• Mihir Patkar
          June 30, 2016 at 1:31 pm

          Haha that clears it up, no worries :D

  9. Mr. Crispy
    June 29, 2016 at 11:48 pm

    "The MacBook Air, which is the best value-for-money laptop right now..."

    Derp. Stopped reading right there. In what elitist bubble does the author live in where this sentence is even remotely close to the truth?

    • Mihir Patkar
      June 30, 2016 at 1:10 pm

      Read the article it's linked to, I stated my reasons in it.

  10. Jerry Suppan
    June 29, 2016 at 2:33 am

    I also agree with 'guest's' comment. Android apps are increasingly coming to Chrome and by year's end there will be an increasing number of Chromebooks that will run Android Apps as well. Further if the Chromebook is of the convertible (i.e., ASUS' Flip Chromebook) or detachable, then the device can do double duty as a touch screen tablet and as a Chromebook laptop with support for all the Android apps as well.

    • Mihir Patkar
      June 30, 2016 at 1:10 pm

      Just to be clear, Jerry, I was specifically talking about tablets here, not 2-in-1 hybrids. I'm with you on hybrids making sense, especially for Chromebook with Android.

  11. guest
    June 29, 2016 at 1:07 am

    i almost bought a tablet this week, but the things mentioned in this article were things that made me think twice about it twice. I had not yet this article though. Another thing is I have a chromebook and its super light weight and fast and cheap. Then I read an article that soon my chromebook is one of the ones to receive the update to get Android apps. Why in the world would I need a tablet for? With Android apps coming to Chromebooks I can see the end of tablets.

    • Mihir Patkar
      June 30, 2016 at 1:11 pm

      Thank you so much for saying this :)

  12. Paul Laqq
    June 28, 2016 at 10:12 pm

    My iPad mini really became a paper-weight. I spend more time updating apps than using the tablet itself. I used to read Feedly news on in it, until I found out that the iPhone 6 is much better for that.

    • Mihir Patkar
      June 30, 2016 at 1:12 pm

      Completely agree with you, Paul. My iPad Mini ended up becoming a tablet for a few games and "hey, my laptop's out of battery and I still need to read some stuff."

  13. Jerry Suppan
    June 28, 2016 at 1:12 pm

    All these comments point to a single common issue.... subjectiveness. For each and every individual, there is such a variety of opinions such that, no one shoe fits all. Everyone has a reason (excuse, alibi, whatever) as to what is the perfect solution. For myself as an example, I am not into gaming, so, any heavy duty specs required for gaming is a non-issue for me. For some gamer, it is. Then they must deal with the hardware / software to handle the gaming desire. I am more into video shooting, creation, production. I need something that can support editing and post production of video content. Although video post production can theoretically be done on a smart phone, would I ( or any one else) want to do a full fledged video edit production on a squint-eyed smart phone screen, or even a tablet / pad, versus using FCP-X or DaVinci Resolve on a computer with a 31" 4K monitor attached. Usage is an issue that needs to be defined by the individual for him, her, or it's self. No one shoe fits all.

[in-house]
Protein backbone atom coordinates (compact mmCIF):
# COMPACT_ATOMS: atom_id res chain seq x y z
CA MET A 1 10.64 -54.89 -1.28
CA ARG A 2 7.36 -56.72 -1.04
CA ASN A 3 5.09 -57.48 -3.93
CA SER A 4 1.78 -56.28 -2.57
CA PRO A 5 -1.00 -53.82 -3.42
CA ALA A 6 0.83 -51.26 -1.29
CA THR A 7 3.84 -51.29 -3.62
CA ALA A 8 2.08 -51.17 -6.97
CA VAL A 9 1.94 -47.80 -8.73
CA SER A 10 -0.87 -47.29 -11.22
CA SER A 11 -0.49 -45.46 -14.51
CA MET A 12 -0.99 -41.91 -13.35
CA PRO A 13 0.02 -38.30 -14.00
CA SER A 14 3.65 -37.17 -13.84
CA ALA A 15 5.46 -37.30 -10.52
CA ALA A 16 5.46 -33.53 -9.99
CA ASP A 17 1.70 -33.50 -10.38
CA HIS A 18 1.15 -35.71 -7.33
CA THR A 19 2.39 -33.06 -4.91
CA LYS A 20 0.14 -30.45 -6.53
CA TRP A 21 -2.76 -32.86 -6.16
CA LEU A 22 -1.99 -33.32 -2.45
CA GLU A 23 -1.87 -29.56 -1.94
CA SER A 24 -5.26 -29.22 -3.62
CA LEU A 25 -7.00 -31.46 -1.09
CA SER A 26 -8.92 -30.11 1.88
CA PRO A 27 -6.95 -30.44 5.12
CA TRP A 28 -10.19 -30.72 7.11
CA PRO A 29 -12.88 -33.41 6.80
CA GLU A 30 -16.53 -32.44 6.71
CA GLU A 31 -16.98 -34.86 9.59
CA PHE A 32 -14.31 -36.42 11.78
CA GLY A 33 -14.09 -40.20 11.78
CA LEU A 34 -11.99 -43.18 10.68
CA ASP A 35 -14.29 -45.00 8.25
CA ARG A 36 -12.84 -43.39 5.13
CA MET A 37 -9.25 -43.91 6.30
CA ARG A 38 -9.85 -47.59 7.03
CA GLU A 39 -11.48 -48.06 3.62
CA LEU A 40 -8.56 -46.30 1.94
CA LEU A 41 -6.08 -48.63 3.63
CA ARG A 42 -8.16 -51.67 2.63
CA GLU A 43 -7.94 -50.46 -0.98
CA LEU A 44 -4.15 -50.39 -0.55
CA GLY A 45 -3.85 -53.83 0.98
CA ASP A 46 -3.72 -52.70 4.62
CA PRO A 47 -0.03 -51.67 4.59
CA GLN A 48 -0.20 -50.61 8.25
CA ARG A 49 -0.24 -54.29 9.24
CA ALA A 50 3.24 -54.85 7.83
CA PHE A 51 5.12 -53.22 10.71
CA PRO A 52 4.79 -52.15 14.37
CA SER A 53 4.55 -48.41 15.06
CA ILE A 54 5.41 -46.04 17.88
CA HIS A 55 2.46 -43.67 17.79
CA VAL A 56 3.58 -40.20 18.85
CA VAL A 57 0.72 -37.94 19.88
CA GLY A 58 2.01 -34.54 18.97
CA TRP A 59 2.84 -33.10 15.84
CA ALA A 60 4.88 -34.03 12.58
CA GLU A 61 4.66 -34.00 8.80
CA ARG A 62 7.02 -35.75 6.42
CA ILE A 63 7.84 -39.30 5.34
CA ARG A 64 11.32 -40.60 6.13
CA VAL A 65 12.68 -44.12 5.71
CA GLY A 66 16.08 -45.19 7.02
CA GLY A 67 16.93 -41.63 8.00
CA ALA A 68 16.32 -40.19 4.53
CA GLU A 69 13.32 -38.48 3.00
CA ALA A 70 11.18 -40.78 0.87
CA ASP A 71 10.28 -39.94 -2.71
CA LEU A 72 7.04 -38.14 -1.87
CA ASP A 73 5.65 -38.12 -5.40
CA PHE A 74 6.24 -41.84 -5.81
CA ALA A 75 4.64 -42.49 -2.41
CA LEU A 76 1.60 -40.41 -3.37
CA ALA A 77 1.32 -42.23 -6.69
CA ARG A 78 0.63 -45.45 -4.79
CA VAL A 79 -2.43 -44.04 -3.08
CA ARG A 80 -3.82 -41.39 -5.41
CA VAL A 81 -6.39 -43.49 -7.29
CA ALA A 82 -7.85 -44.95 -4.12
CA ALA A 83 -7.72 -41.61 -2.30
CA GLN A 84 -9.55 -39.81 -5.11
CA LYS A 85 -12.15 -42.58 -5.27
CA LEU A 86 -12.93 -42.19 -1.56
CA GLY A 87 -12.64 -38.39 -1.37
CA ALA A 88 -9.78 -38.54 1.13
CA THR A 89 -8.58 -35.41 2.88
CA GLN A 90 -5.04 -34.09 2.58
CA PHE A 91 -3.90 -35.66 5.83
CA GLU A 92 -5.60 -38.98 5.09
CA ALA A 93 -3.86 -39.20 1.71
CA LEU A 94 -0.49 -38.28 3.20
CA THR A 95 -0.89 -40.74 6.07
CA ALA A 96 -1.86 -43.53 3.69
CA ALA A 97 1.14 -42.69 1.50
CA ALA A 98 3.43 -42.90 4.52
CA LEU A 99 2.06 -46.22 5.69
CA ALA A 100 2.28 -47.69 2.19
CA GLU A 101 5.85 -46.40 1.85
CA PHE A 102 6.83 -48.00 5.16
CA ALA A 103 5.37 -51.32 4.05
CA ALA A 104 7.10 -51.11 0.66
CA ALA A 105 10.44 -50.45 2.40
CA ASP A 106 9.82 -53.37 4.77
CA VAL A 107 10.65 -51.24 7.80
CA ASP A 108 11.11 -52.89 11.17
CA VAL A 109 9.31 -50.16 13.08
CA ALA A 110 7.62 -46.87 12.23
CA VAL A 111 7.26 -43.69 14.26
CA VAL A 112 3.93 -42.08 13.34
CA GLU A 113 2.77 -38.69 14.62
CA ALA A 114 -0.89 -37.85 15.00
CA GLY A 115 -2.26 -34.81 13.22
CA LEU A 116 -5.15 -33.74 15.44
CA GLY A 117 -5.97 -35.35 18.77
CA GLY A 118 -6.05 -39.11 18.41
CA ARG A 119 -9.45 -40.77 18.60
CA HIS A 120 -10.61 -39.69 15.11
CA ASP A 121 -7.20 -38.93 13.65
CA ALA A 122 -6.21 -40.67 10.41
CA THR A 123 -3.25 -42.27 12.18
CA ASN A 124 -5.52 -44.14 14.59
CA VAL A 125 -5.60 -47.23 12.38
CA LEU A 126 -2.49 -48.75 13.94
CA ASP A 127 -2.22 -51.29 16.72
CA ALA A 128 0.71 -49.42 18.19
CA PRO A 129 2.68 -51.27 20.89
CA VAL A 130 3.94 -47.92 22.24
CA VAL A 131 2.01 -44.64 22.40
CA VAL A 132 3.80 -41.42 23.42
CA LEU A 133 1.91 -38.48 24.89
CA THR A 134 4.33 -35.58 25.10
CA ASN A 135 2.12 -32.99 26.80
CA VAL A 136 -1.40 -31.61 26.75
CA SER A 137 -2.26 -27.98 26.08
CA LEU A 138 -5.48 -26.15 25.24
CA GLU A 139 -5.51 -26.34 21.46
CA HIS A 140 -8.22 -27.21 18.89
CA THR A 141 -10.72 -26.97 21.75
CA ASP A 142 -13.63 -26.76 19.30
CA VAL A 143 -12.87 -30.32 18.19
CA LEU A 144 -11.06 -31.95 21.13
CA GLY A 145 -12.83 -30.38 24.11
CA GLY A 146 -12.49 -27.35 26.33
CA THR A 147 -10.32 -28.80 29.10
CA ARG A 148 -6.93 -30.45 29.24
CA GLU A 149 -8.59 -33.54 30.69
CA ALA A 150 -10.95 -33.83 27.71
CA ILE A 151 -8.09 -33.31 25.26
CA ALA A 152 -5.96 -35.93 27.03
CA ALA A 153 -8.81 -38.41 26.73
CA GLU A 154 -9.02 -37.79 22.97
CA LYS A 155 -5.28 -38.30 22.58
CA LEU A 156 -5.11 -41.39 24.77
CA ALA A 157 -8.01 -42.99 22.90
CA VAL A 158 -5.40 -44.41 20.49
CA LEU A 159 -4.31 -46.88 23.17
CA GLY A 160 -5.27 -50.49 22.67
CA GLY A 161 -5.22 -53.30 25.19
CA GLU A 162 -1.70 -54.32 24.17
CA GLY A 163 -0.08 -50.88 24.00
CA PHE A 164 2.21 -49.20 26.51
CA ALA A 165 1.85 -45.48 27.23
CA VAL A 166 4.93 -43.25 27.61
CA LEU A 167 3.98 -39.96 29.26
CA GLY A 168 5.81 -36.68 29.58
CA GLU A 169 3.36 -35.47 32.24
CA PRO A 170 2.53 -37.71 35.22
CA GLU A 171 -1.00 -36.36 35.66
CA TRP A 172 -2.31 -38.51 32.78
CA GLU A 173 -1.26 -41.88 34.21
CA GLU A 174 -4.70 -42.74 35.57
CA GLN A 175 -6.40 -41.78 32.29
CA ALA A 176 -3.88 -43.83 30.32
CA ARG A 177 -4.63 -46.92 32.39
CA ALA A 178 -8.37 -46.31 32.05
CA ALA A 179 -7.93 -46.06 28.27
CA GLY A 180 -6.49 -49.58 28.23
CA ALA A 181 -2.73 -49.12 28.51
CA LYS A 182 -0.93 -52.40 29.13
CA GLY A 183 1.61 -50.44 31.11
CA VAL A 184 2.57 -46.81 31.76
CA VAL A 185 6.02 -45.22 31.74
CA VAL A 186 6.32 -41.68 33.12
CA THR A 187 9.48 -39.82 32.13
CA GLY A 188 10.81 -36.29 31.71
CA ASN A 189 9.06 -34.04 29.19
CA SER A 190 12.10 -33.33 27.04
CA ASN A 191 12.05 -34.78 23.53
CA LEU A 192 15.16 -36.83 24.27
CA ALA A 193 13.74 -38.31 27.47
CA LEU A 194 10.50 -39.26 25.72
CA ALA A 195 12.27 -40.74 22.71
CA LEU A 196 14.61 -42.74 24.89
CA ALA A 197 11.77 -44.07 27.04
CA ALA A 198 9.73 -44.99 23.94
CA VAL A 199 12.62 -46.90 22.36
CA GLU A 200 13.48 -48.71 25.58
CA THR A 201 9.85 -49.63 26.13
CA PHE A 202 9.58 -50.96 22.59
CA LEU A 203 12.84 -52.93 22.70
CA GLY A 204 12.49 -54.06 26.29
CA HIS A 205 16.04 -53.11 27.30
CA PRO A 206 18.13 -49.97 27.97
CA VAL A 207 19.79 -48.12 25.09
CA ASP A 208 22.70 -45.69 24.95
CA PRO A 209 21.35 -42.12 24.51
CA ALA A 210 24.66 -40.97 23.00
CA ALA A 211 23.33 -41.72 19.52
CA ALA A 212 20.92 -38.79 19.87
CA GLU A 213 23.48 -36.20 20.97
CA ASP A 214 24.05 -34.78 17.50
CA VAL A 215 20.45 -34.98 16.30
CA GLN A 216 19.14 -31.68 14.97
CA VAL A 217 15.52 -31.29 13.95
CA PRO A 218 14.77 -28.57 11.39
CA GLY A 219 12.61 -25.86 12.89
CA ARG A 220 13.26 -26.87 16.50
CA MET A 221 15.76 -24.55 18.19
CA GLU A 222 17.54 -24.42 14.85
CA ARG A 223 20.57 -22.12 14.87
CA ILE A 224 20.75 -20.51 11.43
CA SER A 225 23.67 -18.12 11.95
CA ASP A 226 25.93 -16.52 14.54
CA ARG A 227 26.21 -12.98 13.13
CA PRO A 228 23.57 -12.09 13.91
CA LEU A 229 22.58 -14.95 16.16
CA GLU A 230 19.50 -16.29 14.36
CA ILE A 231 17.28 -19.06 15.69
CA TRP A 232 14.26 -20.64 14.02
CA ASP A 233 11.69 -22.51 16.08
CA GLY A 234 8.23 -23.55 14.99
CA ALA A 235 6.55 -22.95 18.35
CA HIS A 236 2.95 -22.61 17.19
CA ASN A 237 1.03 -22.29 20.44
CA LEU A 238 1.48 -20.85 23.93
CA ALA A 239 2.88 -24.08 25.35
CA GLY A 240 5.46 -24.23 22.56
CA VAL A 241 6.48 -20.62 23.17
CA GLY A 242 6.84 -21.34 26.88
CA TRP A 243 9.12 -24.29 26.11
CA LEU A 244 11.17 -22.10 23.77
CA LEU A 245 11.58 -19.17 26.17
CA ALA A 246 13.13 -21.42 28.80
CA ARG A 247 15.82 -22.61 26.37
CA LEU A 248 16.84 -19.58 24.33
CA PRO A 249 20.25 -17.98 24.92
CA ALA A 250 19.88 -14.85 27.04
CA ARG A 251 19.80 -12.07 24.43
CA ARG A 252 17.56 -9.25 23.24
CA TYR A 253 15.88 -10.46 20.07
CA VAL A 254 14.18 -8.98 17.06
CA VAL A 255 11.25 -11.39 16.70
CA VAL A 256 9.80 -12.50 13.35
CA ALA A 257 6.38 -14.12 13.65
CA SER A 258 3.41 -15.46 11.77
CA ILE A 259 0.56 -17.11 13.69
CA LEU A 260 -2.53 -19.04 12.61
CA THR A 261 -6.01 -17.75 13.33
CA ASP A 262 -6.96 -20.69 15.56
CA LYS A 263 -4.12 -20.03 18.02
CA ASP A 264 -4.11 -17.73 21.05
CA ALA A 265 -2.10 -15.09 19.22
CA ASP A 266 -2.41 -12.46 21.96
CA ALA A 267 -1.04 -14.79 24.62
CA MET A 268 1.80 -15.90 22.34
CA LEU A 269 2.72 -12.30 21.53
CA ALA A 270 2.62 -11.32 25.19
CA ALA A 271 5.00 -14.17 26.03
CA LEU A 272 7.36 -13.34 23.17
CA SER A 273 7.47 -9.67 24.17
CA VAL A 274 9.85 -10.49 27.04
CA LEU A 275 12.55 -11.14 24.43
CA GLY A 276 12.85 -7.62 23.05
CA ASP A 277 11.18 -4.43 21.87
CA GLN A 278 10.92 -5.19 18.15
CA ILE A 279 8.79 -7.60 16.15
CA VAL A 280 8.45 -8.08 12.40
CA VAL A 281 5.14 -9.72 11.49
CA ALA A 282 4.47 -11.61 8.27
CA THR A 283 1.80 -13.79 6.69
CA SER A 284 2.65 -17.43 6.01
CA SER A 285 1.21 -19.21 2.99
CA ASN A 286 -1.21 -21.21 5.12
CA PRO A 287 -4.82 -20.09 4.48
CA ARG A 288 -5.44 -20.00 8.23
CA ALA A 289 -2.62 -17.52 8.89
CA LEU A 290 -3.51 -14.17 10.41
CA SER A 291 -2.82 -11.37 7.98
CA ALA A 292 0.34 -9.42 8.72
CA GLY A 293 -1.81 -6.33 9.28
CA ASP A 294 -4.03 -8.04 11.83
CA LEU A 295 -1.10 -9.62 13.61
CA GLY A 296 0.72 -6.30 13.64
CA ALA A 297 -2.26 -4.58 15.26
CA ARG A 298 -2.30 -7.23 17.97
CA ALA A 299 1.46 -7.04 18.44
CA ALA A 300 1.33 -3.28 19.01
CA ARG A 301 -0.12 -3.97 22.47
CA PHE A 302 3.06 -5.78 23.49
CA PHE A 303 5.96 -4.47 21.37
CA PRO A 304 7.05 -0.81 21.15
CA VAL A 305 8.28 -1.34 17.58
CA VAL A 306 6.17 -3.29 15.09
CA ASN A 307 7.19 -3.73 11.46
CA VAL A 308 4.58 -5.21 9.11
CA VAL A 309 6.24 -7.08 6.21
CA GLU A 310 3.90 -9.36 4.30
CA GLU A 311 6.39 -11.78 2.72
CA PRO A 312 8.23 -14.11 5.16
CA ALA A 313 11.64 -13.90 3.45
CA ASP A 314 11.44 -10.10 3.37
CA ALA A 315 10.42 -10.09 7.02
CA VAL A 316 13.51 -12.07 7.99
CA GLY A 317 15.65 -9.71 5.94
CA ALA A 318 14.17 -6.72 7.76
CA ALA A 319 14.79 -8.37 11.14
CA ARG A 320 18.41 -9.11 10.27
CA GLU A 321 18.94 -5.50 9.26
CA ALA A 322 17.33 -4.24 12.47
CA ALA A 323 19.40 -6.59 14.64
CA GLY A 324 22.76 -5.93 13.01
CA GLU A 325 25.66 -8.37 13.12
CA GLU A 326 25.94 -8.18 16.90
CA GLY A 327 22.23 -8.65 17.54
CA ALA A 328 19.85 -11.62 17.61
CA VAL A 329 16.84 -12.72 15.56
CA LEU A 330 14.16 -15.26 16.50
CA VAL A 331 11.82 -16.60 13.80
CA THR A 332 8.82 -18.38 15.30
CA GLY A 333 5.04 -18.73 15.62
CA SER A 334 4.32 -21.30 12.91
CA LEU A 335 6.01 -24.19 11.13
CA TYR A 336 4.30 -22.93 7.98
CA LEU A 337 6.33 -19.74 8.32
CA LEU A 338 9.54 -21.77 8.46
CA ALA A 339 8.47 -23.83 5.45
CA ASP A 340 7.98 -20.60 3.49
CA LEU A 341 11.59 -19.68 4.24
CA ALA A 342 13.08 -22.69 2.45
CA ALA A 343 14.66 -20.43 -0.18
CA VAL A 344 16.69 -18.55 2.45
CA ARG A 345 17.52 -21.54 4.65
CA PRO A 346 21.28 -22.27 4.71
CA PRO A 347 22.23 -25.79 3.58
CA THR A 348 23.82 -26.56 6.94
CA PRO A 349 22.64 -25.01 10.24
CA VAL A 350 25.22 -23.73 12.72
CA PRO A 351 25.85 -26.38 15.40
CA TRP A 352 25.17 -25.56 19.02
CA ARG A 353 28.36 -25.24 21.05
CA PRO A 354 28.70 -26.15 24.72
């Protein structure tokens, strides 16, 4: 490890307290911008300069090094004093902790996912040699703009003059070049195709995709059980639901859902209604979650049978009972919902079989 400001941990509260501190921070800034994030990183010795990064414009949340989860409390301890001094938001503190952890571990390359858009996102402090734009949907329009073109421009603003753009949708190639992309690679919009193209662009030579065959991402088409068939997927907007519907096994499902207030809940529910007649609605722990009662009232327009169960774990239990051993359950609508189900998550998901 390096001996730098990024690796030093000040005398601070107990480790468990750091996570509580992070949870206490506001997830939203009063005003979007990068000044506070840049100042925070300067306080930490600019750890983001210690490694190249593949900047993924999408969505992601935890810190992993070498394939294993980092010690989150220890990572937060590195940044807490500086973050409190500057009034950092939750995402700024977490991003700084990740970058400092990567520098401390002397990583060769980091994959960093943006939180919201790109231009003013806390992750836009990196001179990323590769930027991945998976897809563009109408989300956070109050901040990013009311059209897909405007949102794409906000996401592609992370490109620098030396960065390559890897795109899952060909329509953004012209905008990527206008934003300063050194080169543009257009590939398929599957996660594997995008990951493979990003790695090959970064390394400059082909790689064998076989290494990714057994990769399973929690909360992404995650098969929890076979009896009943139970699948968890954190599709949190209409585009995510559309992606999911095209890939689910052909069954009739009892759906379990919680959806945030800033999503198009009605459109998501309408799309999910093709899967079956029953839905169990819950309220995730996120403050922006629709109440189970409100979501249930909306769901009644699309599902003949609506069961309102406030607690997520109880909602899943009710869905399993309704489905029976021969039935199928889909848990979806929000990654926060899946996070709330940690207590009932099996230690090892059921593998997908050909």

• Mihir Patkar
      June 30, 2016 at 1:12 pm

      "No one shoe fits all." Completely agree, Jerry. Thank you for putting it succinctly :)

  14. steve
    June 28, 2016 at 11:51 am

    In addition, you wrote "Also, unless you use it every day, be prepared for the “pending updates” nightmare. Keep your tablet aside for a few days and as soon as you switch it on, you will be bombarded with all the notifications and pending updates you missed."

    Come on, that applies equally to phones and even more so to Windows.

    And serious gaming - talk about stacking an argument - serious gamers use serious hardware.

    • zz9
      June 29, 2016 at 11:59 am

      On Windows tablets you can ignore the update notification and use the app anyway. You can't do that on an iPad?
      OS updates usually happen in the middle of the night so you'll never notice them. And Windows tablets have a full desktop OS and a tablet UI. You can instantly switch from one to the other depending on how you are using the machine. Windows tablets also support mouse or trackpad when you are using the keyboard, far easier to use than the iPad which can't.
      Windows tablets can do a lot more than iPads, like run full PC programs as well as apps, and start from around $200.

      • steve
        June 30, 2016 at 1:56 pm

        Interesting pov but as I use an Android based tablet I wouldn't know about iPads.

        Although I have nothing against Windows tablets per se, I think it is a little over egging the argument that a $200 Windows tablet would be capable of running full PC applications that were in anyway demanding of memory or processing power.